12 Tips for Optimal Eye Health

Don’t Do These 11 Things If You Wear Daily Disposable Contacts!

Your Eyes Can’t Focus? It Could Be Dry Eye!

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How Long Does It Take to Get Used to New Glasses?

Most people who wear glasses are familiar with the excitement and confidence boost that accompanies wearing new specs for the first time. But sometimes there is an adjustment period before your vision is fully comfortable. Things may look blurry, or you may notice feeling dizzy after prolonged wear. Some of these symptoms can be a normal part of the adjustment period, but sometimes they’re a reason to contact your eye doctor. If your new glasses are giving you trouble, speak with Dr. Hansen about ensuring that your eyesight is both clear and comfortable. 

When Will My Eyes Adjust to My New Glasses?

It can take a few days to a few weeks for your eyes and brain to fully adjust to your new eyewear, whether you are increasing your prescription or wearing eyeglasses for the first time.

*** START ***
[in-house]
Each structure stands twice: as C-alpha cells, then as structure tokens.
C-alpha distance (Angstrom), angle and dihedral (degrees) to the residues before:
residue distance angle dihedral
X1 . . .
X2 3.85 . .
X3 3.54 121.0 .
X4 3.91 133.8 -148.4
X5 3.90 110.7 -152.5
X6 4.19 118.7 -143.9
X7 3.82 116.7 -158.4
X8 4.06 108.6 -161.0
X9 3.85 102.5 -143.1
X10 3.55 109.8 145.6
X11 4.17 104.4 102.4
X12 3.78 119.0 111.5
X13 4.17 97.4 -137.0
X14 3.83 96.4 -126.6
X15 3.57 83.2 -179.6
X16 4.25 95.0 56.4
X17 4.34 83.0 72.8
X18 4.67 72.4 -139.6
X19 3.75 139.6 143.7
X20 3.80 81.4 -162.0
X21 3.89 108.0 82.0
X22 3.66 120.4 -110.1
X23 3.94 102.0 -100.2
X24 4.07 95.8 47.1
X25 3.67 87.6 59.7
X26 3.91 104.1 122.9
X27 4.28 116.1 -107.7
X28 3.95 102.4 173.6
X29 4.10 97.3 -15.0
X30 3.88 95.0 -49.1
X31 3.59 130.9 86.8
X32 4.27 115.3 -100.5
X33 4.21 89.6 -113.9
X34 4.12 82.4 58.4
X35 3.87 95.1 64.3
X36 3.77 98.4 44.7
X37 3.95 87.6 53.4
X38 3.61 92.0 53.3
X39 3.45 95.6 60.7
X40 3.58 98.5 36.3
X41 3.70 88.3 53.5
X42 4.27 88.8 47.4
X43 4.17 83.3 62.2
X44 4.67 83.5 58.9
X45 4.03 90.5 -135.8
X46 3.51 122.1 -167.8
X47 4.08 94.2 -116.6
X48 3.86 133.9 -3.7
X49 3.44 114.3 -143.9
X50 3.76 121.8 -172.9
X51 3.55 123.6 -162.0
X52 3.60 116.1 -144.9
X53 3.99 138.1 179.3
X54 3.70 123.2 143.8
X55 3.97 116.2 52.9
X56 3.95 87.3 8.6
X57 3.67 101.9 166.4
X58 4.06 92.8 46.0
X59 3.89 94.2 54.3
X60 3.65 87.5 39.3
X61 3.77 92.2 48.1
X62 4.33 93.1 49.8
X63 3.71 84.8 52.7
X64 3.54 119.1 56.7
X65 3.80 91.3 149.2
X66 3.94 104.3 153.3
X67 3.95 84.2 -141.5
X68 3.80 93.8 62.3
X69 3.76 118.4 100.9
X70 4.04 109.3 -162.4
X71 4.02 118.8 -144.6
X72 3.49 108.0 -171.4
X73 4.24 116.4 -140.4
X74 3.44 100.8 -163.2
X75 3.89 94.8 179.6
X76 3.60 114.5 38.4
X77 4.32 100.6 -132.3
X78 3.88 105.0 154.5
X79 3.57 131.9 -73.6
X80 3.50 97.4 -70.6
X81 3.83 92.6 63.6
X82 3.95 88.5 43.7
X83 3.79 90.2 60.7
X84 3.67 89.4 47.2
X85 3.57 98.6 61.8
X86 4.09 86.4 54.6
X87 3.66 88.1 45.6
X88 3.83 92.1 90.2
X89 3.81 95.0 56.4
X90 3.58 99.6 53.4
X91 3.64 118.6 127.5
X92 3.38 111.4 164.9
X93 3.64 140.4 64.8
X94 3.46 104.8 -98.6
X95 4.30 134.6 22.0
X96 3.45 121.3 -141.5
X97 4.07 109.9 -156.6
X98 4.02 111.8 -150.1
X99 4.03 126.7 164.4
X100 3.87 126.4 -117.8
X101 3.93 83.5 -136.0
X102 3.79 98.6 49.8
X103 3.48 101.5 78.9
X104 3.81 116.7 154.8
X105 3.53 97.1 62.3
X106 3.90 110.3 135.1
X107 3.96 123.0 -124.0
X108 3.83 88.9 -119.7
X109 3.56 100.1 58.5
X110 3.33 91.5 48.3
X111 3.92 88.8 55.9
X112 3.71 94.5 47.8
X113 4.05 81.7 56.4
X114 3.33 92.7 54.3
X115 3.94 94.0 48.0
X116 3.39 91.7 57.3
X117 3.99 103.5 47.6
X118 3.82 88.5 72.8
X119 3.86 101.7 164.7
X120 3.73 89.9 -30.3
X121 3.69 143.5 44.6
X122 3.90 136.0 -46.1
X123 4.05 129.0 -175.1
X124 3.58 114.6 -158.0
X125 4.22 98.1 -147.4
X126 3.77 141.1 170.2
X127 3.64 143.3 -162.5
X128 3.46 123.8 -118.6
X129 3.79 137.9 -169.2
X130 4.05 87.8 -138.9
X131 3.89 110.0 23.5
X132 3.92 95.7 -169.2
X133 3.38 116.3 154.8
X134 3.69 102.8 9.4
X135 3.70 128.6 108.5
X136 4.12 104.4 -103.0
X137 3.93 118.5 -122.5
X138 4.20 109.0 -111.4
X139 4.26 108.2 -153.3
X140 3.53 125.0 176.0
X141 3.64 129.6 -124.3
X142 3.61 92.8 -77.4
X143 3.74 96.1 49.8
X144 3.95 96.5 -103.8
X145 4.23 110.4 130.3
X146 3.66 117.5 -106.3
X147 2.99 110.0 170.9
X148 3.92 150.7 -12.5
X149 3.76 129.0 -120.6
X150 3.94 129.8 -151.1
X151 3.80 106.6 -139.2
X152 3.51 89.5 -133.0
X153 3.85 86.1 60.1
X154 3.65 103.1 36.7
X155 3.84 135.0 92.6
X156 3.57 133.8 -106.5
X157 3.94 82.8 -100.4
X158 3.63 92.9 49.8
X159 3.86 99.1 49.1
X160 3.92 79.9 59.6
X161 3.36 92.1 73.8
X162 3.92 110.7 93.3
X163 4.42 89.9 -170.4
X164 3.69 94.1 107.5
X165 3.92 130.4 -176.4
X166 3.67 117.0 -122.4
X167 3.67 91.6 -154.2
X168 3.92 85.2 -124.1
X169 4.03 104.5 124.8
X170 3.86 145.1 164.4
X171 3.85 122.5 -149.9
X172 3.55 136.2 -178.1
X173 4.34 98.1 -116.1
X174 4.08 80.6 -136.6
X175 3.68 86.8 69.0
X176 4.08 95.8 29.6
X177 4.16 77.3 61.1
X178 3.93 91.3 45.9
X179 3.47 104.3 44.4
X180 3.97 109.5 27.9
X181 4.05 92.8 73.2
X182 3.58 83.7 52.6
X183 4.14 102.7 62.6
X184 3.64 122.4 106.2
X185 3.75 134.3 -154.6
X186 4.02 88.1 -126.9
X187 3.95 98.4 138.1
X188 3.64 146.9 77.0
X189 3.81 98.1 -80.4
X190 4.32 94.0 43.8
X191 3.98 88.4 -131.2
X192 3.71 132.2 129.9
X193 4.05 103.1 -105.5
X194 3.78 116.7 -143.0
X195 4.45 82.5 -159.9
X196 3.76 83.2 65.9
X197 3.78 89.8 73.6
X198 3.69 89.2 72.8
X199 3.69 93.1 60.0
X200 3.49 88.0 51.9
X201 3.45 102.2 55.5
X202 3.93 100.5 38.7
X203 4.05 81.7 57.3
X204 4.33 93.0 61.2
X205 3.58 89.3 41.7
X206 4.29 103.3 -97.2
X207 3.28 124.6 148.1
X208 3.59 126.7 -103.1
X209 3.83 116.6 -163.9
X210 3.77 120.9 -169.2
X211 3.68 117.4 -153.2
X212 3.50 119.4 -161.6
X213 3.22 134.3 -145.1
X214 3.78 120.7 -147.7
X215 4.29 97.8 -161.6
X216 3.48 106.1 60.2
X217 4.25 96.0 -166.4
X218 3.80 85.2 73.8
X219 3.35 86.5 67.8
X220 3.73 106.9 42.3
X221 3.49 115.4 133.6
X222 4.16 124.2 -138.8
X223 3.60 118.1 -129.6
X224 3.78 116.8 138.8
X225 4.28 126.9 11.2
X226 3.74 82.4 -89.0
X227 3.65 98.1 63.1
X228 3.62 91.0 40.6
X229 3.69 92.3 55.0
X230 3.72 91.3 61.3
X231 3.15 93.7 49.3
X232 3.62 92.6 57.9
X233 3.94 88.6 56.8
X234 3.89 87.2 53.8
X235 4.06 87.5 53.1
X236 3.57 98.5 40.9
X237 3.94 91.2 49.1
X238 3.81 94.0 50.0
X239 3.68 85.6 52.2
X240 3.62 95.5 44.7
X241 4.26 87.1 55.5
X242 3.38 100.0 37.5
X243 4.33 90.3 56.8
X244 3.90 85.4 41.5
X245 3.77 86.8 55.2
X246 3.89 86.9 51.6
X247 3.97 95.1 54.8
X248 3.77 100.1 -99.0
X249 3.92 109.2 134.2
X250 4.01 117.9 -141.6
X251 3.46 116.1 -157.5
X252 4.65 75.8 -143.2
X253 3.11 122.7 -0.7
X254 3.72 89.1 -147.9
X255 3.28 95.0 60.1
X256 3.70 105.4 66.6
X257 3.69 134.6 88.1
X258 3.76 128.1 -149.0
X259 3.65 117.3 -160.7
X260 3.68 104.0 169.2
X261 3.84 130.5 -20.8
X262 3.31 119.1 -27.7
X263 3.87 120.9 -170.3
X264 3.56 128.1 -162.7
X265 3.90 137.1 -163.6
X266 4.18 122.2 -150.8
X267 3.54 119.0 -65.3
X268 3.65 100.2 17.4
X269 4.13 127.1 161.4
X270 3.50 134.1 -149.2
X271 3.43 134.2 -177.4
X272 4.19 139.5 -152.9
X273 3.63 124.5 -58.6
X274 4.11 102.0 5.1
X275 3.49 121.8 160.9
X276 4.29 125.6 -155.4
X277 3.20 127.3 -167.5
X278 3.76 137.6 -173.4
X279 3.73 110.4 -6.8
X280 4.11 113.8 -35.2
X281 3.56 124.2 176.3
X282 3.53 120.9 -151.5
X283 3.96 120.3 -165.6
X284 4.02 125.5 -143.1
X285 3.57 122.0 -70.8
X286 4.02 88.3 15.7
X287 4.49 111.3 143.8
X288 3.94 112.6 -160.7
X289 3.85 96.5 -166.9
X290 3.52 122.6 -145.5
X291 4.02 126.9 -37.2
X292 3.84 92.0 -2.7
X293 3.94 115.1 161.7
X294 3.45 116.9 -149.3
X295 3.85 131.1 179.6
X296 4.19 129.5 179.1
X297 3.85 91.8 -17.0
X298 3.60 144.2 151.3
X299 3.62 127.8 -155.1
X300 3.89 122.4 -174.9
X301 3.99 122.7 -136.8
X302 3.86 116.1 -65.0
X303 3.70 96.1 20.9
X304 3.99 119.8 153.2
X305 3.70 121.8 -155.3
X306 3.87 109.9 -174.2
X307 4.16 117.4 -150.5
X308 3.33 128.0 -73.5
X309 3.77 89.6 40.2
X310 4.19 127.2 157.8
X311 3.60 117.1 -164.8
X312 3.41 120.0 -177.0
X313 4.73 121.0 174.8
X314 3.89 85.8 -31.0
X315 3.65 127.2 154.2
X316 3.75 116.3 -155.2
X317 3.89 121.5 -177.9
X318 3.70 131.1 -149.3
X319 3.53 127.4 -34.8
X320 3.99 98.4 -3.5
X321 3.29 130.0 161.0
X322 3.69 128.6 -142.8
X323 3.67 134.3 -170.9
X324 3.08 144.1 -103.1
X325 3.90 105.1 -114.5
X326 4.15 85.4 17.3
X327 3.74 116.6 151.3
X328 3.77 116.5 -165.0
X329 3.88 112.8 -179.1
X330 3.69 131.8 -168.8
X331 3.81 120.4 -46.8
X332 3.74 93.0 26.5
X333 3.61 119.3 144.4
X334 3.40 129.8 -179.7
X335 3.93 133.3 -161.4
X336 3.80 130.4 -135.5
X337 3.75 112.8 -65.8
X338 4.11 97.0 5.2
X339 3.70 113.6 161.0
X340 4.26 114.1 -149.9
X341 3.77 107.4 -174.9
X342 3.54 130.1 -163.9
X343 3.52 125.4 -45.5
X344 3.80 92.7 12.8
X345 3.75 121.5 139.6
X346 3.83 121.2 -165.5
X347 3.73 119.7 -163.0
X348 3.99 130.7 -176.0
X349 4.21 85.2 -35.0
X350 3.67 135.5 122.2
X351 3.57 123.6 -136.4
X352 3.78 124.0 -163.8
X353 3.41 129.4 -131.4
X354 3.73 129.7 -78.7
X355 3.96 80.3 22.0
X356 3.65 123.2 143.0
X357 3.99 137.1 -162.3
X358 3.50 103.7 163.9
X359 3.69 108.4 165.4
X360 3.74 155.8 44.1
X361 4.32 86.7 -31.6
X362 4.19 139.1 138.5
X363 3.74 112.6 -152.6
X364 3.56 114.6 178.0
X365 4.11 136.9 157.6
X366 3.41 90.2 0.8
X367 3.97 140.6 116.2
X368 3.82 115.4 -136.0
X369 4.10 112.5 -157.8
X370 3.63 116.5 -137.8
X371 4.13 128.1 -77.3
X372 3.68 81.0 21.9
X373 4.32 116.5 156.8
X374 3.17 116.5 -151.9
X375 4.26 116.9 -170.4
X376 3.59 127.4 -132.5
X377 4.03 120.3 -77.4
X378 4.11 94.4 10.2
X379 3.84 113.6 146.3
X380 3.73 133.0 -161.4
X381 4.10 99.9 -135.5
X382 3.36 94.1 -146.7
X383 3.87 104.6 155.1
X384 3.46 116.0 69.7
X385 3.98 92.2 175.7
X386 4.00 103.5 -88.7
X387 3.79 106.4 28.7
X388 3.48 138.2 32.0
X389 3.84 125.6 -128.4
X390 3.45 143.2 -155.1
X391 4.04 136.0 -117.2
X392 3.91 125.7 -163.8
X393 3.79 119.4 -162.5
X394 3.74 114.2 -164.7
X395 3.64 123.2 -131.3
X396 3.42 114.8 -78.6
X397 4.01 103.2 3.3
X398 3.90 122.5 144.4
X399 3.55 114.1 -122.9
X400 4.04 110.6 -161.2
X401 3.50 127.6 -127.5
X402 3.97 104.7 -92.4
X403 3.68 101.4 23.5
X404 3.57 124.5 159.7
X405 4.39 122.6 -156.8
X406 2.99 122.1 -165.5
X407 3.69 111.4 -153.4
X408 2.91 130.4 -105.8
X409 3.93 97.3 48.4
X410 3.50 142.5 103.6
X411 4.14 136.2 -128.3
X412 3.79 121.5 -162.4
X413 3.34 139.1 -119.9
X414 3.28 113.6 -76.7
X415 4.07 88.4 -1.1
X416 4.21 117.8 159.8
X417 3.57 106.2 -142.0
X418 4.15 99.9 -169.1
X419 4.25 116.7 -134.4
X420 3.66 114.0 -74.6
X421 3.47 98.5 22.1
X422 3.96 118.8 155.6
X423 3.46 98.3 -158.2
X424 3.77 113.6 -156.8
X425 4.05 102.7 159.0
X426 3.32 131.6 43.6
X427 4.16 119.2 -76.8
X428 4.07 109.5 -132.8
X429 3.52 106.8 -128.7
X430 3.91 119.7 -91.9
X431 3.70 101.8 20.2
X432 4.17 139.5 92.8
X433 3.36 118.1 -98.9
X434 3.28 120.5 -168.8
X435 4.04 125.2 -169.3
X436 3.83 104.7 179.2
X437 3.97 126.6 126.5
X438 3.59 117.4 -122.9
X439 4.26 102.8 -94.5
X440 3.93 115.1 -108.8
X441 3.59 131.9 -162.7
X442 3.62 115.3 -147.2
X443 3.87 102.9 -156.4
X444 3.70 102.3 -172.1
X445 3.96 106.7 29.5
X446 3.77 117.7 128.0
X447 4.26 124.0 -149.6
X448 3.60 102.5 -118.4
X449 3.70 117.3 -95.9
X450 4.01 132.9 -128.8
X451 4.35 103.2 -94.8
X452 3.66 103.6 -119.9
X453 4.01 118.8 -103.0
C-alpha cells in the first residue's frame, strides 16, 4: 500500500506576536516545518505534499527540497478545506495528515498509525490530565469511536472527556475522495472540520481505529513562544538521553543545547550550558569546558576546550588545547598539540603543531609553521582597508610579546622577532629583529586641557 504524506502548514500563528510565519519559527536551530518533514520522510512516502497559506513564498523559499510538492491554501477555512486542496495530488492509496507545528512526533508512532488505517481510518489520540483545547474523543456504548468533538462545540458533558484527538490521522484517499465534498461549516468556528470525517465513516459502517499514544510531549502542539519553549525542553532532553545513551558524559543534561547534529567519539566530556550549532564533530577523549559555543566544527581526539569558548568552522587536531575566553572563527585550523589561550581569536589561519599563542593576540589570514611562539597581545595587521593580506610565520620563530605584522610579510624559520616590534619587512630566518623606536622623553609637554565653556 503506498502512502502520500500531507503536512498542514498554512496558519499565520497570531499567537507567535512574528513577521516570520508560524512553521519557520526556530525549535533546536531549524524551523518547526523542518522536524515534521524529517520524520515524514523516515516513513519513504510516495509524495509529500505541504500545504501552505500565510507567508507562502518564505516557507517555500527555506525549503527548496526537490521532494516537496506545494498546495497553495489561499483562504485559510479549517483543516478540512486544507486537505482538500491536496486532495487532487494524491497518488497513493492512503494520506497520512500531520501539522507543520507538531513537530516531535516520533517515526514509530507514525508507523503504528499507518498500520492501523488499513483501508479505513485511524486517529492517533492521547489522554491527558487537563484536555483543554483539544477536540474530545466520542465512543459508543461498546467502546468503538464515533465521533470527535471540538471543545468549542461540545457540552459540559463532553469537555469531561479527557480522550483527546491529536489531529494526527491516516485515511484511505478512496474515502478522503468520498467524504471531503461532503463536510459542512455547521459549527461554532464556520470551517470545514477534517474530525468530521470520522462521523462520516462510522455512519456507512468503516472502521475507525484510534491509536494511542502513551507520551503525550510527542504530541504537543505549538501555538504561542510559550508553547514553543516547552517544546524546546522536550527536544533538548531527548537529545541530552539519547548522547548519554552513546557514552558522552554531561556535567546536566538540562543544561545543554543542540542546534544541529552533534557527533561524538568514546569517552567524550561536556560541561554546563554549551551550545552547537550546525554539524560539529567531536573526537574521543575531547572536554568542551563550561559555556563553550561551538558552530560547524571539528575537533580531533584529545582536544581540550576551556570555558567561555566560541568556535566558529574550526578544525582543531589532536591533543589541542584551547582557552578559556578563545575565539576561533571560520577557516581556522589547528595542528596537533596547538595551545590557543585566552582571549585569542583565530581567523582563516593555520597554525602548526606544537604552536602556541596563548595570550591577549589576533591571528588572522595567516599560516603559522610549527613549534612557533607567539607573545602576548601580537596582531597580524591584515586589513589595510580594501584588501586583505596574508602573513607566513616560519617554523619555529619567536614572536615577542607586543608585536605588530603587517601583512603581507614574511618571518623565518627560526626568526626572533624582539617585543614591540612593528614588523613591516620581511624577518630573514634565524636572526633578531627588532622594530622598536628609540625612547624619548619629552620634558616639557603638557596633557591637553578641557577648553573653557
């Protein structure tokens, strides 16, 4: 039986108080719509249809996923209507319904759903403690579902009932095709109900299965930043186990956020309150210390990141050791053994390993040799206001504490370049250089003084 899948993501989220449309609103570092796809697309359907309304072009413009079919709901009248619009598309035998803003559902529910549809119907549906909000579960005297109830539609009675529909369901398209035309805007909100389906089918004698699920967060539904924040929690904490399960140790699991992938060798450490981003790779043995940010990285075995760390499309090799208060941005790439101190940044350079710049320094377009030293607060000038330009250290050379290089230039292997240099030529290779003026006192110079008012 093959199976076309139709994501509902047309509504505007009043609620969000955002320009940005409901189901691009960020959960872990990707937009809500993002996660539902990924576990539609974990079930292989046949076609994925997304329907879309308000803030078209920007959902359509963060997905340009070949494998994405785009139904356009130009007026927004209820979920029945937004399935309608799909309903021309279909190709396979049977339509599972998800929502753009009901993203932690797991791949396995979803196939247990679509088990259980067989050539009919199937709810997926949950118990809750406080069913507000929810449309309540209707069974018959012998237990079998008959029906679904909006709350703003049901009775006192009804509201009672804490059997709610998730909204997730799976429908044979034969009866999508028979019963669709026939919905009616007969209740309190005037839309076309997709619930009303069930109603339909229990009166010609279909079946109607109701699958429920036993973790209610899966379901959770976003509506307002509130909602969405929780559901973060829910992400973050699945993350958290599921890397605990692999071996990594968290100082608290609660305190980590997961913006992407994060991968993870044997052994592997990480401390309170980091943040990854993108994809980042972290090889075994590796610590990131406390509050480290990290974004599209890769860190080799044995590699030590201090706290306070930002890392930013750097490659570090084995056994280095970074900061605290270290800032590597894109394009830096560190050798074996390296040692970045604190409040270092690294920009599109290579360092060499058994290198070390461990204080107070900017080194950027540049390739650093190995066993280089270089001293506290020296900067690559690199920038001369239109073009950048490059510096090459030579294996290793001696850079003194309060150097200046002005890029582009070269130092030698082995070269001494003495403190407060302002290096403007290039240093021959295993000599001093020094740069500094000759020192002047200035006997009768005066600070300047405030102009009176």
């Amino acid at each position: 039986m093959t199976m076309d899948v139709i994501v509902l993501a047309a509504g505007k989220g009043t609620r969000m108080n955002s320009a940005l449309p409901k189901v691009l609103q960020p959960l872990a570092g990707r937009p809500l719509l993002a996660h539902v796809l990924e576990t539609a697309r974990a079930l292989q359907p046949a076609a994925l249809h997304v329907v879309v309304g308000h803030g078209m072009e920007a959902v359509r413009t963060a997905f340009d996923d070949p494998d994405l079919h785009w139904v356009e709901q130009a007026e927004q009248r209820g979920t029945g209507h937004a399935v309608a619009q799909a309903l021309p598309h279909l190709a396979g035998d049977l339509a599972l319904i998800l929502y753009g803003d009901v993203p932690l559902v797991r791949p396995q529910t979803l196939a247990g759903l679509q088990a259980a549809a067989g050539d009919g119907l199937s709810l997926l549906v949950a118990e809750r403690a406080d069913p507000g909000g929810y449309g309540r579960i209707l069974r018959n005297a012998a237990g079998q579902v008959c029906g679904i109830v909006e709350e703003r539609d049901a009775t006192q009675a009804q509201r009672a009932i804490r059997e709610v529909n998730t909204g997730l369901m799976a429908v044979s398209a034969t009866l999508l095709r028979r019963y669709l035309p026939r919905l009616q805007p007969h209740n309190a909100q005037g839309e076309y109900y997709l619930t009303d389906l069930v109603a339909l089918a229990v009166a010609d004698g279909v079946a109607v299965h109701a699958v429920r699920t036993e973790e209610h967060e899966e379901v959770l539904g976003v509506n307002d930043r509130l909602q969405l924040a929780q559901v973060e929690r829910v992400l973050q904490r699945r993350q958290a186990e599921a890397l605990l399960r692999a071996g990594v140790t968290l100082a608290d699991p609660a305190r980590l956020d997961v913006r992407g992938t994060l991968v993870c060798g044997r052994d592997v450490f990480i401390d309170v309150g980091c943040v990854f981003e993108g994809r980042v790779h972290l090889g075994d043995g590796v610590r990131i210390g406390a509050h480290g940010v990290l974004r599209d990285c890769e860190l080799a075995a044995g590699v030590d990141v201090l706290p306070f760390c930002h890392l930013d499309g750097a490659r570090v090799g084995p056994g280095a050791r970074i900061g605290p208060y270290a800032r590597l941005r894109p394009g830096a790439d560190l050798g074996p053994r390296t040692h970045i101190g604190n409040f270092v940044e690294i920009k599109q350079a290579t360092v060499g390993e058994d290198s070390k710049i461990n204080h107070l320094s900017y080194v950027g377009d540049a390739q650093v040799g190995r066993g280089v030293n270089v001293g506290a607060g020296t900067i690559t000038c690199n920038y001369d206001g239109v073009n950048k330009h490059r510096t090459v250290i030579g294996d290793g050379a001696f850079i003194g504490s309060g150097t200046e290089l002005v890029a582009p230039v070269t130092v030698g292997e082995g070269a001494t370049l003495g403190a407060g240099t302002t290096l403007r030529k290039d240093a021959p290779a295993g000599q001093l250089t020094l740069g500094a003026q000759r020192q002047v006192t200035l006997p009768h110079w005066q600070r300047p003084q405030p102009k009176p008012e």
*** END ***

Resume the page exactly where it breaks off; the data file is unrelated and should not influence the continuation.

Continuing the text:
Even if you are getting new glasses with the same prescription, different frames or lenses can alter your vision until you get used to the new frame style or lens type. The complexity of your prescription and whether you buy a lens with premium optics versus basic spherical lens or polycarbonate material all can affect the adjustment time. 

Progressive lenses tend to be the most difficult to adjust to. This is related to the peripheral soft focus zones, which are much less blurred for customized lenses prescribed by your local optometrist. 

What Are Some Possible Visual Symptoms I Could Experience?

Some common experiences shared by those adjusting to new eyewear include:

  • Eye strain, headache
  • Blurry vision
  • Trouble with depth perception, nausea and dizziness
  • “Barrel distortion” — objects appear distorted, for high plus lenses
  • “Fishbowl effect” — the feeling that your visual field is being bent along the edges, as if you’re looking through a fishbowl, common in high minus prescriptions 

Why Do My New Glasses Give Me a Headache?